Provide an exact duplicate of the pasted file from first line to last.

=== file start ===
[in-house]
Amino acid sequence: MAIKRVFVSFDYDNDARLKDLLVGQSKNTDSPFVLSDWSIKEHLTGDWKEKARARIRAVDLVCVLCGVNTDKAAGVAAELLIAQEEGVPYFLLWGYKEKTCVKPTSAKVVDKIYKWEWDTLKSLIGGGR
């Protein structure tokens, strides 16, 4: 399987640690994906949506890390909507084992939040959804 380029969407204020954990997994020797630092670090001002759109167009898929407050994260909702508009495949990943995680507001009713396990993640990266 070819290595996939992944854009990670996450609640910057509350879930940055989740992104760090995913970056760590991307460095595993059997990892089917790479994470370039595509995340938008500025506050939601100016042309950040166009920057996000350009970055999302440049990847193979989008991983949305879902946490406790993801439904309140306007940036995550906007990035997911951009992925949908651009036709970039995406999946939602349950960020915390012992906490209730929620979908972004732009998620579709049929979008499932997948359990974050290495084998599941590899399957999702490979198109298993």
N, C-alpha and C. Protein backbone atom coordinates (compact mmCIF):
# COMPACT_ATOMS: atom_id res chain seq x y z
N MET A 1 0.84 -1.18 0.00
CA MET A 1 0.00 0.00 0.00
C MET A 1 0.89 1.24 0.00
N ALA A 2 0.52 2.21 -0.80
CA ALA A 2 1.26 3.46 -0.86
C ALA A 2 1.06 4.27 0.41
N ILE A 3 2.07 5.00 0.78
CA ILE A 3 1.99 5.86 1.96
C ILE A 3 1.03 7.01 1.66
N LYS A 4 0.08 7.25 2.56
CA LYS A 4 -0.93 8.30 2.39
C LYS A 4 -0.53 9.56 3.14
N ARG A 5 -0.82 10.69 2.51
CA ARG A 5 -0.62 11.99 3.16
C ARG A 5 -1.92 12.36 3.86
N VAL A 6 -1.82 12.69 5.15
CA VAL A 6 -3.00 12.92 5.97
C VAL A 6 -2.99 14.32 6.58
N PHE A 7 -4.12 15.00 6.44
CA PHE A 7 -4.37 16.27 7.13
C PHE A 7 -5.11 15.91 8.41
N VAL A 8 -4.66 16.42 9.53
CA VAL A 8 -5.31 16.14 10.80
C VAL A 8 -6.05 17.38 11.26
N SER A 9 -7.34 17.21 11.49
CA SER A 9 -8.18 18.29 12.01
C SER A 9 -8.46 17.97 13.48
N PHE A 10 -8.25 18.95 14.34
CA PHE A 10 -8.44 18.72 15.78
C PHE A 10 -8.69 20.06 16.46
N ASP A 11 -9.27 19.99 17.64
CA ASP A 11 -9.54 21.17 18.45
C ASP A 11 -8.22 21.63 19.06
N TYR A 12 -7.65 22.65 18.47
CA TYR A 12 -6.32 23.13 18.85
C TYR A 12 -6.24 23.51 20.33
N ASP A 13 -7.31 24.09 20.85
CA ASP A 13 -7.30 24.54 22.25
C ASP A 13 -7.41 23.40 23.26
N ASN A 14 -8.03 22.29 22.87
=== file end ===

[in-house]
Amino acid sequence: MAIKRVFVSFDYDNDARLKDLLVGQSKNTDSPFVLSDWSIKEHLTGDWKEKARARIRAVDLVCVLCGVNTDKAAGVAAELLIAQEEGVPYFLLWGYKEKTCVKPTSAKVVDKIYKWEWDTLKSLIGGGR
């Protein structure tokens, strides 16, 4: 399987640690994906949506890390909507084992939040959804 380029969407204020954990997994020797630092670090001002759109167009898929407050994260909702508009495949990943995680507001009713396990993640990266 070819290595996939992944854009990670996450609640910057509350879930940055989740992104760090995913970056760590991307460095595993059997990892089917790479994470370039595509995340938008500025506050939601100016042309950040166009920057996000350009970055999302440049990847193979989008991983949305879902946490406790993801439904309140306007940036995550906007990035997911951009992925949908651009036709970039995406999946939602349950960020915390012992906490209730929620979908972004732009998620579709049929979008499932997948359990974050290495084998599941590899399957999702490979198109298993």
N, C-alpha and C. Protein backbone atom coordinates (compact mmCIF):
# COMPACT_ATOMS: atom_id res chain seq x y z
N MET A 1 0.84 -1.18 0.00
CA MET A 1 0.00 0.00 0.00
C MET A 1 0.89 1.24 0.00
N ALA A 2 0.52 2.21 -0.80
CA ALA A 2 1.26 3.46 -0.86
C ALA A 2 1.06 4.27 0.41
N ILE A 3 2.07 5.00 0.78
CA ILE A 3 1.99 5.86 1.96
C ILE A 3 1.03 7.01 1.66
N LYS A 4 0.08 7.25 2.56
CA LYS A 4 -0.93 8.30 2.39
C LYS A 4 -0.53 9.56 3.14
N ARG A 5 -0.82 10.69 2.51
CA ARG A 5 -0.62 11.99 3.16
C ARG A 5 -1.92 12.36 3.86
N VAL A 6 -1.82 12.69 5.15
CA VAL A 6 -3.00 12.92 5.97
C VAL A 6 -2.99 14.32 6.58
N PHE A 7 -4.12 15.00 6.44
CA PHE A 7 -4.37 16.27 7.13
C PHE A 7 -5.11 15.91 8.41
N VAL A 8 -4.66 16.42 9.53
CA VAL A 8 -5.31 16.14 10.80
C VAL A 8 -6.05 17.38 11.26
N SER A 9 -7.34 17.21 11.49
CA SER A 9 -8.18 18.29 12.01
C SER A 9 -8.46 17.97 13.48
N PHE A 10 -8.25 18.95 14.34
CA PHE A 10 -8.44 18.72 15.78
C PHE A 10 -8.69 20.06 16.46
N ASP A 11 -9.27 19.99 17.64
CA ASP A 11 -9.54 21.17 18.45
C ASP A 11 -8.22 21.63 19.06
N TYR A 12 -7.65 22.65 18.47
CA TYR A 12 -6.32 23.13 18.85
C TYR A 12 -6.24 23.51 20.33
N ASP A 13 -7.31 24.09 20.85
CA ASP A 13 -7.30 24.54 22.25
C ASP A 13 -7.41 23.40 23.26
N ASN A 14 -8.03 22.29 22.87